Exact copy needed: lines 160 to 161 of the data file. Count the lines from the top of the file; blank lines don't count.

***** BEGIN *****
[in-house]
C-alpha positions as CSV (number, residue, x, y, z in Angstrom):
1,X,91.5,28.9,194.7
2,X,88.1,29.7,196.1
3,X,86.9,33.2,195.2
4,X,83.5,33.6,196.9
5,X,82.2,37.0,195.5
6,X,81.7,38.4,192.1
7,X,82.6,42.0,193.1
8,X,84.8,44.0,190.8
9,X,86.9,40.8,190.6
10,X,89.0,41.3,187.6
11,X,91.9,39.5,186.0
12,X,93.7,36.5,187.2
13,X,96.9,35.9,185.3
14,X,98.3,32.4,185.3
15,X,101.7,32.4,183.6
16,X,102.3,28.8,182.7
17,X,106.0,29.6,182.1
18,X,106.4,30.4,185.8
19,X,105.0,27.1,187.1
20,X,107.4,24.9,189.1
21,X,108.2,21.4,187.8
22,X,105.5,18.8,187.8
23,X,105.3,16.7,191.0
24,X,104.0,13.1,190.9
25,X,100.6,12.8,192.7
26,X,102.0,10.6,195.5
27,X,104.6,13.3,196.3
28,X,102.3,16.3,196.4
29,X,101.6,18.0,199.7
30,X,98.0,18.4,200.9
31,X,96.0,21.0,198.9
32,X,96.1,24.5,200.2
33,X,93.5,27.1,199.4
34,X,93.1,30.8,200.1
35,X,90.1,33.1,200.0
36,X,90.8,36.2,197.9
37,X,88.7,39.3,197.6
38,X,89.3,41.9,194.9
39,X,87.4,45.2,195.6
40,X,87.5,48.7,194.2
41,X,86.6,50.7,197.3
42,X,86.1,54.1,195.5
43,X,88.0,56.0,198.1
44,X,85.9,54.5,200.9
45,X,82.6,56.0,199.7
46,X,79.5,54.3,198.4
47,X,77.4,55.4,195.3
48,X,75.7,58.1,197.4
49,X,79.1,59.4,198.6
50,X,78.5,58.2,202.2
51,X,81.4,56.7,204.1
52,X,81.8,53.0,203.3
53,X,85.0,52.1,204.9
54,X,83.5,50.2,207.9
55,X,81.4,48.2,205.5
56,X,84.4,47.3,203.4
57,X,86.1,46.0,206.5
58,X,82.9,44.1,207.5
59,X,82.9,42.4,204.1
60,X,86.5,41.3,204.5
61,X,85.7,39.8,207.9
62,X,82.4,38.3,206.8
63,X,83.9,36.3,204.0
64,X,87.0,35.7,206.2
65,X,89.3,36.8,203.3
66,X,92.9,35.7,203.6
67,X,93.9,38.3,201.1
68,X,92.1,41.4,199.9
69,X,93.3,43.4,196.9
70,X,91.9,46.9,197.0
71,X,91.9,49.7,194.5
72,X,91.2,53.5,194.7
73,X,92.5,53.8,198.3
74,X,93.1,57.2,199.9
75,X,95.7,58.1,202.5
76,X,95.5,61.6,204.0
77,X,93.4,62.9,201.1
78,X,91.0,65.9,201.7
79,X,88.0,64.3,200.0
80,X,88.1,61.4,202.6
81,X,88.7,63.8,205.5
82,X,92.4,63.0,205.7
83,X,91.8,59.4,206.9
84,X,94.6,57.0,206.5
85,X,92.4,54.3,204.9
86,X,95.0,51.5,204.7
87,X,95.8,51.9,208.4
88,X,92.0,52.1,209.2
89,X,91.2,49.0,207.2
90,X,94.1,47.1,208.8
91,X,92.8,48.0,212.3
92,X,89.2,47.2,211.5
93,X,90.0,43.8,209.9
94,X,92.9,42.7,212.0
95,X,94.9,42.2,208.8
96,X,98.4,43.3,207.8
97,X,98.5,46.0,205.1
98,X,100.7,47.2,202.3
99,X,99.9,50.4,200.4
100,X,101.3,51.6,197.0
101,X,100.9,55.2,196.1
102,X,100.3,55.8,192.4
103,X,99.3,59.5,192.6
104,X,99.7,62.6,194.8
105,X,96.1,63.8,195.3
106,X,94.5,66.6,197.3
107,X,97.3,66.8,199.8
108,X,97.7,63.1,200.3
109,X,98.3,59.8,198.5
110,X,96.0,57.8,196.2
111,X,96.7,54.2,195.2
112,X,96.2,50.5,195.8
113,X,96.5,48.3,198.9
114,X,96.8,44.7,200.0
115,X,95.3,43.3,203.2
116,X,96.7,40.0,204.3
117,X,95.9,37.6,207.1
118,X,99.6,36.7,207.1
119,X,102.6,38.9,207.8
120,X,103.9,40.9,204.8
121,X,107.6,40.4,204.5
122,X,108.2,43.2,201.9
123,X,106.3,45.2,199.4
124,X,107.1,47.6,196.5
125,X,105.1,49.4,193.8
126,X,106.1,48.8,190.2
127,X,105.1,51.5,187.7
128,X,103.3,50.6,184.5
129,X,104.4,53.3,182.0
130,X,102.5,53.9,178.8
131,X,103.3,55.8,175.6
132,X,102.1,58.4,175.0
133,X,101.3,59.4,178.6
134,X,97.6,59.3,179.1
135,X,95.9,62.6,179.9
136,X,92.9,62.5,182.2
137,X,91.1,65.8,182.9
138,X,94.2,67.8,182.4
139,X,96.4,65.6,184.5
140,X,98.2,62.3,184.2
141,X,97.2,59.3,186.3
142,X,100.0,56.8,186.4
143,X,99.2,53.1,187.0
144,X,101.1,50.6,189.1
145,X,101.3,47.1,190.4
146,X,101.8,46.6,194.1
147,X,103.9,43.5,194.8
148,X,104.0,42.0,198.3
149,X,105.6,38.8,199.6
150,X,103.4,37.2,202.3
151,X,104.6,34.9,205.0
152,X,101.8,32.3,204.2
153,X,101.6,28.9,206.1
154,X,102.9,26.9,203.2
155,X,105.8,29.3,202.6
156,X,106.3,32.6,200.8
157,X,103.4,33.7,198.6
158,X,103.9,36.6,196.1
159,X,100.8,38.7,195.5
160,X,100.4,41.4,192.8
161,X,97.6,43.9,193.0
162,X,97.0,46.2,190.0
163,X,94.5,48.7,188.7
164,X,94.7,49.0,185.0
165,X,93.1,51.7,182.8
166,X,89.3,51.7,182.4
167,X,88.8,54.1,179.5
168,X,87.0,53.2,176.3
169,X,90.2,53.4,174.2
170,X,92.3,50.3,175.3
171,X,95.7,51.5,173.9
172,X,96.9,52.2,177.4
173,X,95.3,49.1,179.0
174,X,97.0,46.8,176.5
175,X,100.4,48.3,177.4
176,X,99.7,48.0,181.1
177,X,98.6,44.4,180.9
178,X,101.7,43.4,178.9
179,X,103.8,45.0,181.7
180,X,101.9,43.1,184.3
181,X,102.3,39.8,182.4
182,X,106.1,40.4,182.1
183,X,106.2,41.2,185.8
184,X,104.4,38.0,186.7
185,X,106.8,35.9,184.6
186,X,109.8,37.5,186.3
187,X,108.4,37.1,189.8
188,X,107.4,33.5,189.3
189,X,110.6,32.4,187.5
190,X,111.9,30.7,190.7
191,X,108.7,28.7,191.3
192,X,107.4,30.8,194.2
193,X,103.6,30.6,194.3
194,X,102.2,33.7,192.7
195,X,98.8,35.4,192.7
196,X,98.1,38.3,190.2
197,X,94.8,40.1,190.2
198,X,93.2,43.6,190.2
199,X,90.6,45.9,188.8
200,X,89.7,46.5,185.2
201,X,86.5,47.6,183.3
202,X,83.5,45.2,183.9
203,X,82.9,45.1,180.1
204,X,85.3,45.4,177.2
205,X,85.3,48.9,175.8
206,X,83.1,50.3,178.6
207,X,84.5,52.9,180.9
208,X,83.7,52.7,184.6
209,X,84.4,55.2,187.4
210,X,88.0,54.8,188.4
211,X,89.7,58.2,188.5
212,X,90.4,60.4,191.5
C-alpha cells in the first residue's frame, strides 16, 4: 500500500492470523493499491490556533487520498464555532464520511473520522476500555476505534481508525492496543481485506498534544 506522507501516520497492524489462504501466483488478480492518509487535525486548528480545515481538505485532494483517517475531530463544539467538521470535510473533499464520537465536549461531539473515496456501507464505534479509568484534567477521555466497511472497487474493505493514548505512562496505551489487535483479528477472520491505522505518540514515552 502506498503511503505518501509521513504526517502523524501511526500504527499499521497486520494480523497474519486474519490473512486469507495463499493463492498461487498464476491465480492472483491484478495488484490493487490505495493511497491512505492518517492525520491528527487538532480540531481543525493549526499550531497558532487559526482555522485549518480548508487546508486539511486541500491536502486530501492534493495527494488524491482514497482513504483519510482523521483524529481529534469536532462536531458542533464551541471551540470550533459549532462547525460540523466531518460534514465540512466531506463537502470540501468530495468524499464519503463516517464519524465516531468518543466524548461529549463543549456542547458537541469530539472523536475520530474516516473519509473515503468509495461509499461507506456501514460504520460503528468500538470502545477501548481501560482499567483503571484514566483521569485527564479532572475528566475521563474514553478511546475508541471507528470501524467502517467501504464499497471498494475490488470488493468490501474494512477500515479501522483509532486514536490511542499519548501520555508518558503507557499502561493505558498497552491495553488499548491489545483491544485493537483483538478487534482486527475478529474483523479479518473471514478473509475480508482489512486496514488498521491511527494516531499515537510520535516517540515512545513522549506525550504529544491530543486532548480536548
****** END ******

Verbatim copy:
158,X,103.9,36.6,196.1
159,X,100.8,38.7,195.5